Macular Degeneration

Macular degeneration is a painless eye condition that causes you gradually to lose your central vision (the ability to see what is directly in front of you). You use your central vision during activities such as reading, writing and driving. Macular degeneration occurs when the part of your eye that is responsible for central vision (the macula) is unable to function as effectively as it used to. Macular degeneration doesn’t affect your peripheral vision (your outer vision, sometimes known as “side vision”), so the condition won’t make you completely blind.

Types of Macular Degeneration

There are two types of macular degeneration, dry and wet. Dry macular degeneration affects your eyes gradually. Although there is no treatment for dry macular degeneration, there are ways you can learn to cope with it. Wet macular degeneration is more serious than dry macular degeneration, and can develop very quickly. It requires treatment as soon as possible.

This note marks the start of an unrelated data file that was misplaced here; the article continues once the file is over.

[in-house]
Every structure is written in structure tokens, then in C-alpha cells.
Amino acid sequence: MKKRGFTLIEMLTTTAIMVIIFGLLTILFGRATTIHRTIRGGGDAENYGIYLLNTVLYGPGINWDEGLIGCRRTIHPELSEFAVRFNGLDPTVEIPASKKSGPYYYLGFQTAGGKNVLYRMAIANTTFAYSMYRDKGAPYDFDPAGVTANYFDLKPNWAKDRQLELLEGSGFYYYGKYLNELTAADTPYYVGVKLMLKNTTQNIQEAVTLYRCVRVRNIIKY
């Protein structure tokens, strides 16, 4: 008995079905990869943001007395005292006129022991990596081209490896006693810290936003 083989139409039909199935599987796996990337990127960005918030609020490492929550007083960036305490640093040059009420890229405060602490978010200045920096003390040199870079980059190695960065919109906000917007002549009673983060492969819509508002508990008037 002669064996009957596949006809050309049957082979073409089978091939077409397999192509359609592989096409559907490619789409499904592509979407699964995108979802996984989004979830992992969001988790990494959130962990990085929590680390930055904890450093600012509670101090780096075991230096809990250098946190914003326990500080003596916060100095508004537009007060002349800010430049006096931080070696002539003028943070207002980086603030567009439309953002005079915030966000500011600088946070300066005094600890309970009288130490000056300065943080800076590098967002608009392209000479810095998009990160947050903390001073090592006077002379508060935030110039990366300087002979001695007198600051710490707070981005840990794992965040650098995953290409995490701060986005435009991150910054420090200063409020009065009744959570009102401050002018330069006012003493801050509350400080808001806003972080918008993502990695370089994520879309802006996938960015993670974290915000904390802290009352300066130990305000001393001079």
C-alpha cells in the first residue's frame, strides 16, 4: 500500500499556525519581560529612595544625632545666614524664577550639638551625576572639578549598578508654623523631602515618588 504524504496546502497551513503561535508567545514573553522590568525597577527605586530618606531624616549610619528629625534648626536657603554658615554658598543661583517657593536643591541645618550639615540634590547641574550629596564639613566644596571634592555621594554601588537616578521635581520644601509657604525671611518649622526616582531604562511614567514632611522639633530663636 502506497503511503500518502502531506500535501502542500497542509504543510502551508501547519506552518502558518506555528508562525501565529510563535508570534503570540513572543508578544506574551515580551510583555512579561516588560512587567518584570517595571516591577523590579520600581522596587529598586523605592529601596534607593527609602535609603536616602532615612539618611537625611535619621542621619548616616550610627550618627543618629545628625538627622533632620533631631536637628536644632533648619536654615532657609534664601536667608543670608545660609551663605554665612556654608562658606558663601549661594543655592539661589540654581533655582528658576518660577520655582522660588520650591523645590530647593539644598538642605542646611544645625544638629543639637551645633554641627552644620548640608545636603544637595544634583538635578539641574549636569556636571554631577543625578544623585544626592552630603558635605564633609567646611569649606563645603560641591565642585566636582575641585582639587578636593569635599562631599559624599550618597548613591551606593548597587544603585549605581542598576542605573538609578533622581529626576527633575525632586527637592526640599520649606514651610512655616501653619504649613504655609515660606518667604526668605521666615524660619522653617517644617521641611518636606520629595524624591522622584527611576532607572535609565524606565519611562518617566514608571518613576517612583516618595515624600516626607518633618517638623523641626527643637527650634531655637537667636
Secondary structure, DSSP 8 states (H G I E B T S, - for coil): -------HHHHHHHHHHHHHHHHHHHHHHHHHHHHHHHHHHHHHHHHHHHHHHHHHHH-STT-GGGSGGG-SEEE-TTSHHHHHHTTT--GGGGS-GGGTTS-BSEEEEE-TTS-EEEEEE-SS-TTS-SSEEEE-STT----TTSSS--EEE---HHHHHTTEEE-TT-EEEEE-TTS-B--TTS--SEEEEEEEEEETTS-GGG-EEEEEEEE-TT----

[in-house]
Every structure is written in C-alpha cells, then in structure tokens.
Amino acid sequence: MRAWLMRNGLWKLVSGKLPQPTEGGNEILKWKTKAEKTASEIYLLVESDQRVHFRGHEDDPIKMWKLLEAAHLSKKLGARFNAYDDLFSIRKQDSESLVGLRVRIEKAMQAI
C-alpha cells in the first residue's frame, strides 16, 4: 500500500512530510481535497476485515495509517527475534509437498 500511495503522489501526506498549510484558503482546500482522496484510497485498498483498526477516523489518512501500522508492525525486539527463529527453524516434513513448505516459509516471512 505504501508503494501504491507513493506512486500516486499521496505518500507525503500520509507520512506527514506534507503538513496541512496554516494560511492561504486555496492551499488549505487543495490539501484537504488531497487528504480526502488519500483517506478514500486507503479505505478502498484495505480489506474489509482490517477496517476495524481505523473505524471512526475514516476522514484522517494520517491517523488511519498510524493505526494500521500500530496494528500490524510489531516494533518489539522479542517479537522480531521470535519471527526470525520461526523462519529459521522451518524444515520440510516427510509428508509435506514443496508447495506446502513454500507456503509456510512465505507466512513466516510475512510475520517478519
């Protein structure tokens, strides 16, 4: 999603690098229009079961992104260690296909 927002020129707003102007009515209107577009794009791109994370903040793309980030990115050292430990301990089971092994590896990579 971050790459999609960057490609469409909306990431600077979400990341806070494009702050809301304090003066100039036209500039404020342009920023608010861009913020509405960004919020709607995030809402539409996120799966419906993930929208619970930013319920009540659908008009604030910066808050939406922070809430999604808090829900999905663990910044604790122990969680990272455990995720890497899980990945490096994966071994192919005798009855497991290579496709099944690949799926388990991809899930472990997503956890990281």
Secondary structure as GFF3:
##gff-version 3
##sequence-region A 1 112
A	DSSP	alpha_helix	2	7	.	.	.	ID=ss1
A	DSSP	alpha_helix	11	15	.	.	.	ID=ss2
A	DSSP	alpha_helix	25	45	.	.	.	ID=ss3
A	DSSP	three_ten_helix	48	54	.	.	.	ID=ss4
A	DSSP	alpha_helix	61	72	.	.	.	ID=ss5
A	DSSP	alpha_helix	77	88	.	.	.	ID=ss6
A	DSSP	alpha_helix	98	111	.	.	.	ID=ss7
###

Who is Affected by Macular Degeneration?

Macular degeneration most commonly affects people over 50 years of age. Macular degeneration in older people is referred to as age-related macular degeneration. Approximately 2% of people over 50 years of age have age-related macular degeneration. In people over 65 years of age, the number rises sharply to 80%, with about 20% of those over 85 years of age having the condition. In fact, in older people, age-related macular degeneration is the most common cause of visual impairment. Macular degeneration is more common in women than in men, although the reasons for this are not fully understood. In rare cases, young people can also be affected. This is usually caused by a genetic condition.